6. A middle school in Salinas is holding a fund raising dance on September 30th to raise money to purchase needed tools that were burned in the fire because carpenters, landscapers can't work without their tools.

7. Soon after the Soberanes Fire began, the Monterey Bay Aquarium offered to let anyone impacted by the fire take a day off and come (for free) to the Aquarium through MontereyCo.recovers.org

8. Recovers Squad members have come from multiple communities and worked to handle inquiries via the site all day every day early on and continue to help out.

More examples are available and we can provide contact information for each story upon request:

Although expectations are that FEMA or another governmental agencies are helping those affected by the Soberanes Fire, the day-to-day lives of our neighbors still continue to be impacted and they need help. And, those assisted have an enormous appreciation for the smallest efforts made.  There are many health issues (asthma and more), financial concerns, emotional stress and exhaustion, as well as lack housing, the need to clean up debris, communities that need to re-establish infrastructure, people who have lost wages or even jobs. Each individual, each family are now trying to put their lives back together.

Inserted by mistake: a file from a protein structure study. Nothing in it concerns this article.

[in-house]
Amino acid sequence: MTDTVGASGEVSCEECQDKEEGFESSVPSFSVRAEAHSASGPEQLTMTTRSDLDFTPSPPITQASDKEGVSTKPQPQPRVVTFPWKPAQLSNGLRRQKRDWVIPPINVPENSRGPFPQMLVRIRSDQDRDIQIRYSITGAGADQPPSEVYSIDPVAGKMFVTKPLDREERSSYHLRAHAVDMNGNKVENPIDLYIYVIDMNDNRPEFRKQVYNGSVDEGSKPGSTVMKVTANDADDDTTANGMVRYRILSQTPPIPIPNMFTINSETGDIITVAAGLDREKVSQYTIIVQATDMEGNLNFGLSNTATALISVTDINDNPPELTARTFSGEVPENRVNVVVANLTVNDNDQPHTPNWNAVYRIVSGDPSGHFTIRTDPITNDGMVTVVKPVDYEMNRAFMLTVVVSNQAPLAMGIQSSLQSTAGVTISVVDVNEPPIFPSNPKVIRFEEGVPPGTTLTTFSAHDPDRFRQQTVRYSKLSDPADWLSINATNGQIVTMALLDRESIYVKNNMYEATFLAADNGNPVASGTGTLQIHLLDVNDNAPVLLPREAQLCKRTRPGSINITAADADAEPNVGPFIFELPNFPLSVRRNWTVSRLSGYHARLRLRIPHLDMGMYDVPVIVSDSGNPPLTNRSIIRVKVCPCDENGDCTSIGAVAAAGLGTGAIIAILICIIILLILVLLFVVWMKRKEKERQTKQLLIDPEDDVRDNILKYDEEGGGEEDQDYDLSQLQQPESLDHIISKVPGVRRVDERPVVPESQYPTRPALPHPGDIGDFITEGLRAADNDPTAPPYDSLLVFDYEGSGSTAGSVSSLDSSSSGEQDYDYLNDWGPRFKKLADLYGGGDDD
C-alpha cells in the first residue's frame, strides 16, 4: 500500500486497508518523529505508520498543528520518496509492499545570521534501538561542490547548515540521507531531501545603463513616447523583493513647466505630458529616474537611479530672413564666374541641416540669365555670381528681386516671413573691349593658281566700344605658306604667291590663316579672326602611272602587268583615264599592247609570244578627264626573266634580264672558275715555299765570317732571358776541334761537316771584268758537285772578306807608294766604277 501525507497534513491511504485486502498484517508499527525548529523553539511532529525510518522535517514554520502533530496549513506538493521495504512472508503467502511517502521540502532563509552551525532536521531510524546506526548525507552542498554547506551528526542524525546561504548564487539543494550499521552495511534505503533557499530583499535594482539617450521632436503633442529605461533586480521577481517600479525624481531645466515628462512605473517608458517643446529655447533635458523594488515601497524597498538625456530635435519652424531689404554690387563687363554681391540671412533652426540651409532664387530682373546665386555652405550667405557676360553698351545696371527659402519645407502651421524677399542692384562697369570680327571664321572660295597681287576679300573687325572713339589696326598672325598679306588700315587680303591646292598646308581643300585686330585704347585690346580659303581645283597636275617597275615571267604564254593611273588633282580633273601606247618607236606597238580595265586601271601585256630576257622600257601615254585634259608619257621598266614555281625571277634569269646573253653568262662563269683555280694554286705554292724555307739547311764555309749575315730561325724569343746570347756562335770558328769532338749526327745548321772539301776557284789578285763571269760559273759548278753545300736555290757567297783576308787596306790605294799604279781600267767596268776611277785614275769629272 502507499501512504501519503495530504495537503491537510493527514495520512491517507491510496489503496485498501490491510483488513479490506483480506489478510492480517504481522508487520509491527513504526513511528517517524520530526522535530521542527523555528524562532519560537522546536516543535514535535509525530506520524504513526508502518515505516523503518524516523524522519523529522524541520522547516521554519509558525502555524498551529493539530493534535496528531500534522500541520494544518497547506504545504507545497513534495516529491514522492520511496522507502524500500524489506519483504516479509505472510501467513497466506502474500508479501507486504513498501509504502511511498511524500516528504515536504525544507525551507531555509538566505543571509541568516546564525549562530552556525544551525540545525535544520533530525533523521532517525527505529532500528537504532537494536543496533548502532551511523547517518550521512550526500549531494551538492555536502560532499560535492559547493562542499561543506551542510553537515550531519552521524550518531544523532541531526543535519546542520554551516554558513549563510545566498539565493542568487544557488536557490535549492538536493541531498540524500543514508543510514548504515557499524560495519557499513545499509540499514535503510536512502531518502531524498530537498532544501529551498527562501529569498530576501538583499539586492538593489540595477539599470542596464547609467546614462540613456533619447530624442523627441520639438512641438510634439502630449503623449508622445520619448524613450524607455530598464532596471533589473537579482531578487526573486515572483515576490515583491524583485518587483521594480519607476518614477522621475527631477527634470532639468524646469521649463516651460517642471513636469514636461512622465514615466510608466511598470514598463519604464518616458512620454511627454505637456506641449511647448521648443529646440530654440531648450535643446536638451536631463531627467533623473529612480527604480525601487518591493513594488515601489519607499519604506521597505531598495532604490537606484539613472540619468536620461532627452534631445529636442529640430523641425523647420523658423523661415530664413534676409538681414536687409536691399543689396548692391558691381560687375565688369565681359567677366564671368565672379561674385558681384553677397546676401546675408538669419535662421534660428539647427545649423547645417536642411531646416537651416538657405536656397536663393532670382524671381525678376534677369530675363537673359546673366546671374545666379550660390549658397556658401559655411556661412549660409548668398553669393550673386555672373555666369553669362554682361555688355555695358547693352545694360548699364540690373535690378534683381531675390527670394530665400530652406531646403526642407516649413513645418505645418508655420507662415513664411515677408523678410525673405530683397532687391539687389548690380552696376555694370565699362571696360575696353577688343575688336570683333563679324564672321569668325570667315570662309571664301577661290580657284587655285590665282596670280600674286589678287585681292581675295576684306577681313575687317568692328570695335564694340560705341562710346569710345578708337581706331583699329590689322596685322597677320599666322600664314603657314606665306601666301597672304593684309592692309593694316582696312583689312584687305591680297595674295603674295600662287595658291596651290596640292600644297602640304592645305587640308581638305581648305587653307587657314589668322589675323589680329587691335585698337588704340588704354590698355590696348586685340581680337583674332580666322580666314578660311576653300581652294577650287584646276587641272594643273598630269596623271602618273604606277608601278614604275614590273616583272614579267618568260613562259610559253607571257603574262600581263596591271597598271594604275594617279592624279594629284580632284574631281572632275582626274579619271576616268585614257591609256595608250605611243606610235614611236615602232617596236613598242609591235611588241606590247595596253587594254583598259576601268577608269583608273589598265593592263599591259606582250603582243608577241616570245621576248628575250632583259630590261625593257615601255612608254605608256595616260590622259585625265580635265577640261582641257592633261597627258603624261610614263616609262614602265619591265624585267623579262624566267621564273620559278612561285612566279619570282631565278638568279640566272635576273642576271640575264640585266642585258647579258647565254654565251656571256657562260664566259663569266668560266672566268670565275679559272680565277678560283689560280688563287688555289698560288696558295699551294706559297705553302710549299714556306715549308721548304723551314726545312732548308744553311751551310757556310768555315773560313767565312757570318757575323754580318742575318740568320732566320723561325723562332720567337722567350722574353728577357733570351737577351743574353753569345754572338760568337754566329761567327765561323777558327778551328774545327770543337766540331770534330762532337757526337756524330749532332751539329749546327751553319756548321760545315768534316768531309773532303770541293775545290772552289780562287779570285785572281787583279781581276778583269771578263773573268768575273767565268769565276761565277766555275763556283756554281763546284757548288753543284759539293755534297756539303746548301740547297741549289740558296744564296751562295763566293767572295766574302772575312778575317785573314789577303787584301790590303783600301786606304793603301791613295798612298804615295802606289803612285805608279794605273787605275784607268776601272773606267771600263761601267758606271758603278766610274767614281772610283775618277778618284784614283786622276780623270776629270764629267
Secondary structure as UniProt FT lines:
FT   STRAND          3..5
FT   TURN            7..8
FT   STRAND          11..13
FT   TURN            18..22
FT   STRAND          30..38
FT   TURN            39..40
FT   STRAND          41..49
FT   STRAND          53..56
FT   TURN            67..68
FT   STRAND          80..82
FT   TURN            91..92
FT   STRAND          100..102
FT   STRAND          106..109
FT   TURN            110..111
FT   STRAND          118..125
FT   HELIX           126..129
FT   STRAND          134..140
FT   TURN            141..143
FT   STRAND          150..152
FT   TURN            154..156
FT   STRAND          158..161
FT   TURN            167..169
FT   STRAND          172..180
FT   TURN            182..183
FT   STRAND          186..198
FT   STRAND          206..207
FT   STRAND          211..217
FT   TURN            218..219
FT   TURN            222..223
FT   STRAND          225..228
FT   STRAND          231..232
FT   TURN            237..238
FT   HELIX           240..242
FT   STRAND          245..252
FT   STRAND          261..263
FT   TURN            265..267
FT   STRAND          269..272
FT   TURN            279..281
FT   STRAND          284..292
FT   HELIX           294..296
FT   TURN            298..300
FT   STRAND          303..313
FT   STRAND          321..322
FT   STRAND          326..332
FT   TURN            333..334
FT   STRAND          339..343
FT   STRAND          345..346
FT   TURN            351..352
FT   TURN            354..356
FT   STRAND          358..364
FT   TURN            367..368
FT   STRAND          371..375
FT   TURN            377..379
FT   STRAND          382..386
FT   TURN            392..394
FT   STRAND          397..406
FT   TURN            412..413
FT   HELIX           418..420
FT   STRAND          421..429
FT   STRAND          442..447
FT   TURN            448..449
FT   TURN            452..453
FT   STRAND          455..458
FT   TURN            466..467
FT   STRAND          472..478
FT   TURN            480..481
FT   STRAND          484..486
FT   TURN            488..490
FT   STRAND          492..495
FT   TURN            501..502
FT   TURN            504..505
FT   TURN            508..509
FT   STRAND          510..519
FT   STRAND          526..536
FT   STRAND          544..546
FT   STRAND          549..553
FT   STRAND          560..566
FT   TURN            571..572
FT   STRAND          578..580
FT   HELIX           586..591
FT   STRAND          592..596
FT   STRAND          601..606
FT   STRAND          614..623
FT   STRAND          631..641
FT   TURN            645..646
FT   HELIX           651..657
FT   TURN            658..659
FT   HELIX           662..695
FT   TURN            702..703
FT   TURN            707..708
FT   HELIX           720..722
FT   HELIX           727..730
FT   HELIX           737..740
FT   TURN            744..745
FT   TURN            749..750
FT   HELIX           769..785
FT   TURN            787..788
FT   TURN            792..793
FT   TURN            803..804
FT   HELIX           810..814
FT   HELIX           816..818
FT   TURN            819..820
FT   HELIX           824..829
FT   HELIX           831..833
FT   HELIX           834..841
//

The outpouring from the community at large is truly awesome. The site is the tool that makes it work and the founders of this site that is used throughout the country, Recovers International, are also available for interviews.   

For more information, go to MontereyCo.Recovers.org or call 831-649-3050.


Additional Background - Article: